Saturday, March 14, 2009
Last night I went to see The Watchmen with some friends. Though I've not read the comic book, I like superhero movies, so I figured I would enjoy it. I left the theater with mixed feelings, but on reflection I've increasingly turned against it.
What didn't you like? you ask. The gratuitous sex and violence are worth a mention (though they're not the biggest issue). In superhero movies, I expect violence. Bad guys get blown up - that's the way it goes. But there were several scenes in The Watchmen that were just plain gratuitous. Not bad guys getting their comeuppance (with awesome special effects), just violence for its own sake. Likewise, sex scenes have become something of a staple of modern populist films. I don't like 'em, but in a certain sense, I can accept them: in the language of modern film, we know the hero and heroine love each other because they have sex. It's a wrong-headed notion, of course, but it often has a plot value. Not so the extended sex scene of The Watchmen: it's just an excuse for several pornographic minutes of actress Malin Åkerman.
**Warning: Spoilers, or elliptical references to them, follow.**
Beyond all that, I found the film's plot and attempt to struggle with moral questions sorely wanting. This is not a standard superhero film with good guys who - in spite, perhaps, of occasional foibles - are clearly good and bad guys who - in spite of occasional moments of charm - are clearly bad. A comparison may illustrate the point: Batman Begins is a film which grapples with the moral ambiguities and difficulties which arise from trying to do good in a world filled with evil. Bruce Wayne/Batman refuses to join the League of Shadows; whereas they see death and destruction as the only answer to a decadent and corrupt society, Wayne believes mankind can be saved. The ends do not justify the means. Justice must be tempered by mercy. I was less satisfied with the sequel, The Dark Knight. It seemed to me the desire to paint moral ambiguities at times overwhelmed the basic struggle of good versus evil. This is most clearly seen at the end of the film, when Wayne convinces Lt. James Gordon, his police sidekick, to blame Harvey Dent/Two-Face's murders on Batman, arguing that the people of Gotham City will lose all hope if they find out the truth about Dent. Batman flees as a fugitive. The painful lesson seems to be that doing good can require falsehood and not just the deception of Bruce Wayne hiding behind a mask, but an inversion of the truth about who has committed good and evil deeds.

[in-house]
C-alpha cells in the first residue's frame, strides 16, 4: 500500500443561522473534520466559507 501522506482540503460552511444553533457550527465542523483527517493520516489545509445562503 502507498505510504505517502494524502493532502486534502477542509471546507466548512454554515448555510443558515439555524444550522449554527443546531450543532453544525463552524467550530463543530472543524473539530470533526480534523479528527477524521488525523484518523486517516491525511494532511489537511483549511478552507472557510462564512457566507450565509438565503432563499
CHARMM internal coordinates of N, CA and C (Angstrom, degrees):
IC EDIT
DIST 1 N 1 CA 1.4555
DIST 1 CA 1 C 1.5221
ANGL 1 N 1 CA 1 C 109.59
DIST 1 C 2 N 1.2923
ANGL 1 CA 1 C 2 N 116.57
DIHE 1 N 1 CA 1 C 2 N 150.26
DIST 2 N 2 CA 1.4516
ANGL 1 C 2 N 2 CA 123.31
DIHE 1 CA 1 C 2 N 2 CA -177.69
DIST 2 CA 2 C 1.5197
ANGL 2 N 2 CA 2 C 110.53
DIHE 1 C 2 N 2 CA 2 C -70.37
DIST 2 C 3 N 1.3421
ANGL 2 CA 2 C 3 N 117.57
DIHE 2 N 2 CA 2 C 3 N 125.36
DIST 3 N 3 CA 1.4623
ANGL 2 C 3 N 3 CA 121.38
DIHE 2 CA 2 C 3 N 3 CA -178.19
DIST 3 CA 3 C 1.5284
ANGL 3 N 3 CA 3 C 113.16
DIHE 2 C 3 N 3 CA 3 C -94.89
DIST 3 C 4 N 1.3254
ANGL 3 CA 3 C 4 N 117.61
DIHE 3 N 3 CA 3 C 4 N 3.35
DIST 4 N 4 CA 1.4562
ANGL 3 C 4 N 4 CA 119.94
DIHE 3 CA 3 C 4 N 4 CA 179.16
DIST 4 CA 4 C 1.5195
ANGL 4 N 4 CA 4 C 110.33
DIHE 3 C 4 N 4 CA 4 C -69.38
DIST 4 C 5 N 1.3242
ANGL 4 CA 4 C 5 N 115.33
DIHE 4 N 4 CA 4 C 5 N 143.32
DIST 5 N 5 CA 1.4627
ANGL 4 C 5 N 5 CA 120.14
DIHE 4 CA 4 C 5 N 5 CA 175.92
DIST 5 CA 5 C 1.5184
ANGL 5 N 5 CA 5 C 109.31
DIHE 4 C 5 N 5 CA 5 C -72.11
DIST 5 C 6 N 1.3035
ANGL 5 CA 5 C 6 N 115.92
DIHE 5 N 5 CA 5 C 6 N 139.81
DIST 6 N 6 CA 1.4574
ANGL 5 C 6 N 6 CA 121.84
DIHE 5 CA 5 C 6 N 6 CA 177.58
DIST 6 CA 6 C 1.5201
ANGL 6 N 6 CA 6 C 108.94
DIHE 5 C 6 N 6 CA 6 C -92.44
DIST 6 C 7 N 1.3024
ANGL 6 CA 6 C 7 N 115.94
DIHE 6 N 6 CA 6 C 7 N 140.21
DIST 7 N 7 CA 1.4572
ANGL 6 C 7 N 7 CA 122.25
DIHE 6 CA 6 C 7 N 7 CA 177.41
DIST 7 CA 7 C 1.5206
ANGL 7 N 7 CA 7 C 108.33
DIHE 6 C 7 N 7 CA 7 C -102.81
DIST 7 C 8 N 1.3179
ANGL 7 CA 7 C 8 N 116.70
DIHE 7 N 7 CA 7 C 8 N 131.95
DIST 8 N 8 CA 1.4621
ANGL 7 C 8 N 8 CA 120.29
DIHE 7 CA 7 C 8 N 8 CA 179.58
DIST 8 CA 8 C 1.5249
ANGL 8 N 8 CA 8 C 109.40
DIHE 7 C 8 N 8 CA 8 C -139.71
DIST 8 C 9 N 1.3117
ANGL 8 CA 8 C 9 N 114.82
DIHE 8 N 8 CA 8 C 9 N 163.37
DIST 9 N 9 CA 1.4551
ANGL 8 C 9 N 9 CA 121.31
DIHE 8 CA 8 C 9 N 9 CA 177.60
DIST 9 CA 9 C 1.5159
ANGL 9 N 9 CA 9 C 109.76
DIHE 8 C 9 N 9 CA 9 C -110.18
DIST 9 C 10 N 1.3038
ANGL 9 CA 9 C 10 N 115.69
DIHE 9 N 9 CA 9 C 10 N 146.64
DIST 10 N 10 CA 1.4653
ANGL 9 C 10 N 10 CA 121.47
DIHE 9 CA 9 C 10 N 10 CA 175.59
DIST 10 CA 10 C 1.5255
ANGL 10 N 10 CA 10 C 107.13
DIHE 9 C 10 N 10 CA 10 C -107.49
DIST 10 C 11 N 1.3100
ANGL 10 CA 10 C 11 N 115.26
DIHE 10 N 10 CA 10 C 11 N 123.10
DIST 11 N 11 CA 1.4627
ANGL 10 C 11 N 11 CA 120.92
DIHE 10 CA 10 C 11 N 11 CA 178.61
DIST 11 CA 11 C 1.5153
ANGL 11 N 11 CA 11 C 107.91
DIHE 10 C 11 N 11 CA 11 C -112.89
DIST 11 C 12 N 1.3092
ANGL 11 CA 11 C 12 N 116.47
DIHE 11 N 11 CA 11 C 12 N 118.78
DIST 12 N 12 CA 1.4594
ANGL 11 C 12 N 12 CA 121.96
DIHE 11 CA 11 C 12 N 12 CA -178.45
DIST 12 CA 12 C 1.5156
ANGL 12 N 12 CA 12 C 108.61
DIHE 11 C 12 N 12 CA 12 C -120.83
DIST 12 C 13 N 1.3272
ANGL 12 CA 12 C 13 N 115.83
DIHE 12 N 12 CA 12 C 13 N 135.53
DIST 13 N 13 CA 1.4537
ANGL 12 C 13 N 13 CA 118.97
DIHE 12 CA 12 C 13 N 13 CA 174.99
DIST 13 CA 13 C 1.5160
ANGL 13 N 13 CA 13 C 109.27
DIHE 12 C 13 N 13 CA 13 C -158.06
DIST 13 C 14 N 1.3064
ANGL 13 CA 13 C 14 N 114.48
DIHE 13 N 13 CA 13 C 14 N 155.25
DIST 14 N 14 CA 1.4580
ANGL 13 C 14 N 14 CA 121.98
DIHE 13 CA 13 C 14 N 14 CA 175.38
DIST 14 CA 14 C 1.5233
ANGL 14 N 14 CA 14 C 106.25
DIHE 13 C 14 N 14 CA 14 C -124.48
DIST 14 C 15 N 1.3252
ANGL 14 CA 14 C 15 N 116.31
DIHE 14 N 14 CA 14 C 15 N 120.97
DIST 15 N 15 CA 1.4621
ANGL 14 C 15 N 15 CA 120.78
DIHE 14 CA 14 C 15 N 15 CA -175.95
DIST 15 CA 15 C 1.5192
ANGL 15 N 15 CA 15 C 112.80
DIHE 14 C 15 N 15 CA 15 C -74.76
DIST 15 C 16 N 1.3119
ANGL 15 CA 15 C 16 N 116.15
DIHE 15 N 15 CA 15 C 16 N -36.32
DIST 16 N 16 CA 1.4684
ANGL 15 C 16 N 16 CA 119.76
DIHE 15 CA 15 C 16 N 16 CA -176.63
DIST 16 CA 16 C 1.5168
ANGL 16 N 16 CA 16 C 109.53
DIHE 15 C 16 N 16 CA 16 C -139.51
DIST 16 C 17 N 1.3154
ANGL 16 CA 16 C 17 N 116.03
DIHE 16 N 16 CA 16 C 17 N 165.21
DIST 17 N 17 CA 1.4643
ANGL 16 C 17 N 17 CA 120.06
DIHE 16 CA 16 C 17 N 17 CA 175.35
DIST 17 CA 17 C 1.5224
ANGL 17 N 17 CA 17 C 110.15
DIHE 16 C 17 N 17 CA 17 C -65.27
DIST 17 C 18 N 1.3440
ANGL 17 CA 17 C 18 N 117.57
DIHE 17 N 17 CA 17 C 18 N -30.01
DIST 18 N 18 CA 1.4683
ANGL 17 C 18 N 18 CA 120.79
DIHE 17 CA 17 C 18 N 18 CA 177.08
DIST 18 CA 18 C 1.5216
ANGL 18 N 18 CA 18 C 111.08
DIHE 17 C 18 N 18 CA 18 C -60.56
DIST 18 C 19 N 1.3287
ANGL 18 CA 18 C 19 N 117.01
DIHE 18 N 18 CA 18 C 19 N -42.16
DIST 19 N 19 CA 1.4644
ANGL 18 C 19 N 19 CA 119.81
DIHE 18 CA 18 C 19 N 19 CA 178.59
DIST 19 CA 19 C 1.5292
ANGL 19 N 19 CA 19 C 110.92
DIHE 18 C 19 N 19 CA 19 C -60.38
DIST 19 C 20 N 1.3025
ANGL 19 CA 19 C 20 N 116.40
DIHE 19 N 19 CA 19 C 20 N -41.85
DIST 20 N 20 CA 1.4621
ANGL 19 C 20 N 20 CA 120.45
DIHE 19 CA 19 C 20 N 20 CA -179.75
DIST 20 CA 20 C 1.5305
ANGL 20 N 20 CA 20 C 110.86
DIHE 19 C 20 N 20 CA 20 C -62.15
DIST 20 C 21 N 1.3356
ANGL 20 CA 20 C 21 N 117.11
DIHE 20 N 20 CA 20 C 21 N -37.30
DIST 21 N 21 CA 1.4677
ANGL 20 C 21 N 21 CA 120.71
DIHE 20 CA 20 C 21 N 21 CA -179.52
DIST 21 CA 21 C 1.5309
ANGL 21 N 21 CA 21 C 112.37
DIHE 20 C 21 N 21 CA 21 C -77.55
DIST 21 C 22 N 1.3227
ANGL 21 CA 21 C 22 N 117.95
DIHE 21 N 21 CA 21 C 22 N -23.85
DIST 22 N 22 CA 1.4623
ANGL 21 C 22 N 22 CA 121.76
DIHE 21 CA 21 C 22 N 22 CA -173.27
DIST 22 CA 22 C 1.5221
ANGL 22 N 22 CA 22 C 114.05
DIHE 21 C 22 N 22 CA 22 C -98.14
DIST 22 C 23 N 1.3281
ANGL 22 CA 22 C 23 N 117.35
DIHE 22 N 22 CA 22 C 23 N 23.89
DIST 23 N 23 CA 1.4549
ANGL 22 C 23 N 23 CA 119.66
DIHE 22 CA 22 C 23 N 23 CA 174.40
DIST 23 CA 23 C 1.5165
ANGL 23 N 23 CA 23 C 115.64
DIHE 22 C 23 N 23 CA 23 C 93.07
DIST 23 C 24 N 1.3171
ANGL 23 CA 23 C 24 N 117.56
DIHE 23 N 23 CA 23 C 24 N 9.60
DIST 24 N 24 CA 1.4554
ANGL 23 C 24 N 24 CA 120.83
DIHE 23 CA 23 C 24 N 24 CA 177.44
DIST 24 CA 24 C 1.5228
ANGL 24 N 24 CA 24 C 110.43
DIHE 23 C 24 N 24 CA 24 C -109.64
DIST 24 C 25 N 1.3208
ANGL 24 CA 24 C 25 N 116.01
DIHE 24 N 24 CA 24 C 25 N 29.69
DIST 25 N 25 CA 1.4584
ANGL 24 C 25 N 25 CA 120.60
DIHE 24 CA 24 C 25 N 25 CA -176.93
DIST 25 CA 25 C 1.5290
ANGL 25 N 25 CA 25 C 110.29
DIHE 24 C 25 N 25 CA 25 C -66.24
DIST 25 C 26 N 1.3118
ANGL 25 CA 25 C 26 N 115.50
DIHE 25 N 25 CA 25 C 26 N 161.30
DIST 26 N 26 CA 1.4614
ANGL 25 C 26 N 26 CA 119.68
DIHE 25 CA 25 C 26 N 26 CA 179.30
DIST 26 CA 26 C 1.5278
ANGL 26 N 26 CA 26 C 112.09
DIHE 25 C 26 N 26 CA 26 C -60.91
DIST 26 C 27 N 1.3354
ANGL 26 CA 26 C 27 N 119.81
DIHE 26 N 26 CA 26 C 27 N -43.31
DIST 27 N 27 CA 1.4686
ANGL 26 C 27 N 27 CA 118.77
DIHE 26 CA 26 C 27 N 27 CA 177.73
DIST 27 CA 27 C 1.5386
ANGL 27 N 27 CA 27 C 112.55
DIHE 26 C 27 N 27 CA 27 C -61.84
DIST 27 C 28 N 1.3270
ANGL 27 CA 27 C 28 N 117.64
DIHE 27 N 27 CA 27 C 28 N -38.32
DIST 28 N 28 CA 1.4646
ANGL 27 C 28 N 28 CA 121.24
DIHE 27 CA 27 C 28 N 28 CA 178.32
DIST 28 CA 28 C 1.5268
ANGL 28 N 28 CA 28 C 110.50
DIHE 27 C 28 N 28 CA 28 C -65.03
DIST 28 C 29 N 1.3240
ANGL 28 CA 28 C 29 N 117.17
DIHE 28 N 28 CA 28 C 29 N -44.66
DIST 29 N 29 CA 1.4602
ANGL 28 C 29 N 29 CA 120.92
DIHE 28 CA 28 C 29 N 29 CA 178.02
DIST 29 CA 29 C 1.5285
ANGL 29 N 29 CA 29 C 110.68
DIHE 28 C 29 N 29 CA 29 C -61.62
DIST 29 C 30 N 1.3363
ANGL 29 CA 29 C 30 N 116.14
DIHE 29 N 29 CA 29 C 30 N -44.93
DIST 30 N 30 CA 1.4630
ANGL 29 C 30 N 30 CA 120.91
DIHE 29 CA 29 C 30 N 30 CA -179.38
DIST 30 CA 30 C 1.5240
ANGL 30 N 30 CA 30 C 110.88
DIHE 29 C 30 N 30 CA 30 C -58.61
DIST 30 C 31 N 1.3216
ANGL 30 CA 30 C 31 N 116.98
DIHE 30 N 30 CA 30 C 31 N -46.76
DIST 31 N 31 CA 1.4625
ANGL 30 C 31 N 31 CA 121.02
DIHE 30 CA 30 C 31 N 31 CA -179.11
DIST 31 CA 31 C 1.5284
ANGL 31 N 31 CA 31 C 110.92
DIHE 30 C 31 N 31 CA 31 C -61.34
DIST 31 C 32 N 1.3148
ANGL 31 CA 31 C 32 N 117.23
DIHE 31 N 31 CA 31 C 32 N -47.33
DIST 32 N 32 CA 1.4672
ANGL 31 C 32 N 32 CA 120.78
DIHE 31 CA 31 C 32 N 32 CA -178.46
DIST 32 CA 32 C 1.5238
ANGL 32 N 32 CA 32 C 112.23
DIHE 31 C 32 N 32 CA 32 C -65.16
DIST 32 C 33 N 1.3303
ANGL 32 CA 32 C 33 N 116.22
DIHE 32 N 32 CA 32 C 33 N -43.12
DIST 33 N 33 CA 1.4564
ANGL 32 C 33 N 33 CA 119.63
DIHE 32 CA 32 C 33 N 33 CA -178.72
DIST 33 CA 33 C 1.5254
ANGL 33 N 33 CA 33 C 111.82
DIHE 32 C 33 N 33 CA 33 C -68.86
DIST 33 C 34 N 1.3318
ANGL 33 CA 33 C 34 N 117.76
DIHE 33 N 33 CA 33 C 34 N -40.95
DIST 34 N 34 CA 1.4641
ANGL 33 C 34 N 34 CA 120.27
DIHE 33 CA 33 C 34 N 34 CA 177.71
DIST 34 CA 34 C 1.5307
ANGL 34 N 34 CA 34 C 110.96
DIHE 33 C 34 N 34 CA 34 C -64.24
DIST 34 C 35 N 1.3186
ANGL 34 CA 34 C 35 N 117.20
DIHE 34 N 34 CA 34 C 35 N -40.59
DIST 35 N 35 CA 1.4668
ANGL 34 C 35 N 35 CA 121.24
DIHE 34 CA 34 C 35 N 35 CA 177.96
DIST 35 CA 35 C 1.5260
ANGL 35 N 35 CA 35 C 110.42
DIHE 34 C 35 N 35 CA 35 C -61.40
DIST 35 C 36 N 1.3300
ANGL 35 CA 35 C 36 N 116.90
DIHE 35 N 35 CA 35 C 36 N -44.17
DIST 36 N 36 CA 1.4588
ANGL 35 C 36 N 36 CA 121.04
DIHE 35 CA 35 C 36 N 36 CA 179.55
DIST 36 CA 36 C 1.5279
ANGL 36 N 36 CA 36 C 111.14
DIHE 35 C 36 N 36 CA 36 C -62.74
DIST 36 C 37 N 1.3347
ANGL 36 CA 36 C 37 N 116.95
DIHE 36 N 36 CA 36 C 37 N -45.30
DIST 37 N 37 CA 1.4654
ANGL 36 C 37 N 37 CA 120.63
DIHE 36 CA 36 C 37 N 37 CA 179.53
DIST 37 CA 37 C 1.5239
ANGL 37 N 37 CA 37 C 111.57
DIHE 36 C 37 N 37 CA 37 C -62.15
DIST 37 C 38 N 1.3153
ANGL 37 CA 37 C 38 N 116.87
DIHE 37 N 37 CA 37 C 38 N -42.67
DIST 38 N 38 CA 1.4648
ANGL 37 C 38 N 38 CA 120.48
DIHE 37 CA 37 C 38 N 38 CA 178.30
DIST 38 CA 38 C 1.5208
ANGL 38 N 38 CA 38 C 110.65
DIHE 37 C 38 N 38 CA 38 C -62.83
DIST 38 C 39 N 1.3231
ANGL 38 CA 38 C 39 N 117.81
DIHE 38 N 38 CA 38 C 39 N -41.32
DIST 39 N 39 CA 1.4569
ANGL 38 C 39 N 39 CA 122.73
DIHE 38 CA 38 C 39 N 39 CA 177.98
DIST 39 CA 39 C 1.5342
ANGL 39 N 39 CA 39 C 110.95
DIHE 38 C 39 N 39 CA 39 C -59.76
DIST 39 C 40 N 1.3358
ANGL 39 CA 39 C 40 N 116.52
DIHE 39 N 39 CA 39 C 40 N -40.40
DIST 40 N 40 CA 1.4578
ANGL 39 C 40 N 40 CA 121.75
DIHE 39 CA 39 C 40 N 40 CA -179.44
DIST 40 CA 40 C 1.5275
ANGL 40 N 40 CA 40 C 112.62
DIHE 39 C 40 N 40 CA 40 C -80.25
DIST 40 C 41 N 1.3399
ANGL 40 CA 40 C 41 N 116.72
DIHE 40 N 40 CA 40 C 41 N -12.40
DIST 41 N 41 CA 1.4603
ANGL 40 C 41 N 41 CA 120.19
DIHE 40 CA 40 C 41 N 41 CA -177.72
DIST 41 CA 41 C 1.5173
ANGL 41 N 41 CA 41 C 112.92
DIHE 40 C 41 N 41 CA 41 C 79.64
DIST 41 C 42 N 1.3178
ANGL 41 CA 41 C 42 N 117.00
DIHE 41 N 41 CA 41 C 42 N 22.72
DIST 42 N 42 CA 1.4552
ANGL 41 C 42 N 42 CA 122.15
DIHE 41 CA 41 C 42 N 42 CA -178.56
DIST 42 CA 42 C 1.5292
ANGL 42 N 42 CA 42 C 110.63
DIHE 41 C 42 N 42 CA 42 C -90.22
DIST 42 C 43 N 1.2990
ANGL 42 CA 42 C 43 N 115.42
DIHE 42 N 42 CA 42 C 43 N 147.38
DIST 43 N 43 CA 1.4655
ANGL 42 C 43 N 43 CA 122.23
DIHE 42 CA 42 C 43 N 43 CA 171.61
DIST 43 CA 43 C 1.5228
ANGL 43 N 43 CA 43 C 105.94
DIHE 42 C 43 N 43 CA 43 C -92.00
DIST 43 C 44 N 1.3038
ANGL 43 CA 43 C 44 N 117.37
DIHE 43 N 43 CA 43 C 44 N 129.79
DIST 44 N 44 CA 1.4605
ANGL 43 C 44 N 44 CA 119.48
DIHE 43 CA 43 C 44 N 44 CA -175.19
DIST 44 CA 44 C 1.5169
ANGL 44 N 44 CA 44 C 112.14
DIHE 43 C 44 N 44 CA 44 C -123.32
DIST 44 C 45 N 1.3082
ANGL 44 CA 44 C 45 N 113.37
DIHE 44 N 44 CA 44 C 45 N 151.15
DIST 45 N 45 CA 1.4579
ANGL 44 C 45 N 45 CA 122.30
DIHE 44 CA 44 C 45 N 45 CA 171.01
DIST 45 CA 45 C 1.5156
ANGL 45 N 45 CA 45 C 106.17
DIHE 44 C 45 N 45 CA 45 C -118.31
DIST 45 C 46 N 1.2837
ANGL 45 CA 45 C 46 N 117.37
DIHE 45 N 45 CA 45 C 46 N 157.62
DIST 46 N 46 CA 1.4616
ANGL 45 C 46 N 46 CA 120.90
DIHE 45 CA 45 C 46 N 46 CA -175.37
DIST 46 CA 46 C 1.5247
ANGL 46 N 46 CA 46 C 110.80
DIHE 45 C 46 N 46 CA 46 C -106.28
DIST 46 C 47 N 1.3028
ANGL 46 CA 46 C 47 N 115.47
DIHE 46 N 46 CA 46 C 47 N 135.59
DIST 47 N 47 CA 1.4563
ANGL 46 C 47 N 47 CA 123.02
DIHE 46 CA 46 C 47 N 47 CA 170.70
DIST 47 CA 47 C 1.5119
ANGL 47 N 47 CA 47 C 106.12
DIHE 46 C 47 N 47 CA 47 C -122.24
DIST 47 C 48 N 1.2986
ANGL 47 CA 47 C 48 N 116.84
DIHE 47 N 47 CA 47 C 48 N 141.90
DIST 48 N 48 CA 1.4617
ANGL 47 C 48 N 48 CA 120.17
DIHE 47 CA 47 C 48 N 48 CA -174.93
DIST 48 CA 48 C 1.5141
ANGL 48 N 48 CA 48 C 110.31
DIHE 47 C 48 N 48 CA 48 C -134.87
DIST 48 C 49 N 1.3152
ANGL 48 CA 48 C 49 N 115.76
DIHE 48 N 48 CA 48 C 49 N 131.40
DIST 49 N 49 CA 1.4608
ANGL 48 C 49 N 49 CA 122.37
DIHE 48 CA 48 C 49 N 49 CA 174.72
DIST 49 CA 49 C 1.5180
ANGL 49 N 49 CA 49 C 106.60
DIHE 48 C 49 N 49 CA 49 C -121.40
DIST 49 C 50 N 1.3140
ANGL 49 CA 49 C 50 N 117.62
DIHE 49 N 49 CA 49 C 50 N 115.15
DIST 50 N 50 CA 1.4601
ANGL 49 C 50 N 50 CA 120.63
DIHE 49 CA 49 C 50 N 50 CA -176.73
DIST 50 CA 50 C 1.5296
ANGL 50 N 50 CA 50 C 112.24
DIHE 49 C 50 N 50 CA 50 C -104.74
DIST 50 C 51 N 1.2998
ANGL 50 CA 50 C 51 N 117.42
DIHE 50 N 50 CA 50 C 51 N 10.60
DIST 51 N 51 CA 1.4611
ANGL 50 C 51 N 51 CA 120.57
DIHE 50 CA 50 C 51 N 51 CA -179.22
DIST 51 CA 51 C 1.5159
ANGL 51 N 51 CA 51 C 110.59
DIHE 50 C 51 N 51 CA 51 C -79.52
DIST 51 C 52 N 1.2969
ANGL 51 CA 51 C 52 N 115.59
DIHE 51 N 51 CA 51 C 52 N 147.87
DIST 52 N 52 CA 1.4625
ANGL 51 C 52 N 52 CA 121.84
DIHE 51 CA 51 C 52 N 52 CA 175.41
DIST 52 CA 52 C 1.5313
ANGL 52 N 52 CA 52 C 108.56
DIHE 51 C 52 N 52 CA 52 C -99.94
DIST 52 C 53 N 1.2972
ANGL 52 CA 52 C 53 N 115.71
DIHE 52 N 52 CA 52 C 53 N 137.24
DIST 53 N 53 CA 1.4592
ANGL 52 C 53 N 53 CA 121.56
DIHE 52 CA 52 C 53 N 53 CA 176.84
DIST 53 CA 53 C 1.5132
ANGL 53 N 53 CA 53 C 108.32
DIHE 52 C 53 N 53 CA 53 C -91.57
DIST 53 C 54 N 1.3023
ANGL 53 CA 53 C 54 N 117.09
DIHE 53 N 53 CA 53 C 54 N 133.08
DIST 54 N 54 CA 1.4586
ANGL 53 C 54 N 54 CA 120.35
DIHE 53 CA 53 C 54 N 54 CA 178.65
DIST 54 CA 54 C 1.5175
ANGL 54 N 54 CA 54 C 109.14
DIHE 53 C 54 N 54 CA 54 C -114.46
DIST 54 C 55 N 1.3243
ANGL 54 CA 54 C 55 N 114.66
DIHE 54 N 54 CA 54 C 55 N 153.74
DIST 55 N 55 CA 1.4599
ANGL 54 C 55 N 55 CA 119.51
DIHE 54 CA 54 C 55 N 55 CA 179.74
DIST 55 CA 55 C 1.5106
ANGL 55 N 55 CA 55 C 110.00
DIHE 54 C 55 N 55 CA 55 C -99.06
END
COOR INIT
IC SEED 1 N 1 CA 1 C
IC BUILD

Now take that trajectory from Batman Begins to The Dark Knight and follow it several steps further. There you will find The Watchmen. The villain, Adrian Veidt/Ozymandias, motivated by a desire to bring peace to the world, kills a few million people and blames it on Jon Osterman/Doctor Manhattan, his former colleague. In the end, his scheme does bring world peace, and no one dares reveal the truth, lest it all be ruined. (We are given a hint at the end that the truth may come out, but through circumstances set in motion before our heroes knew about Veidt's plan.) There is no doubt that Veidt is the bad guy here, and yet... it's hard to hate a man who brings about world peace. One of the subplots mirrors this strange moral ambiguity: Sally Jupiter/Silk Spectre reveals to her daughter that the reason she could never bring herself to hate Edward Blake/The Comedian, a man who tried to rape her, is because he fathered her daughter, Laurie Juspezyk/Silk Spectre II. The suggestion is that the means (Blake) justify the ends (Laurie).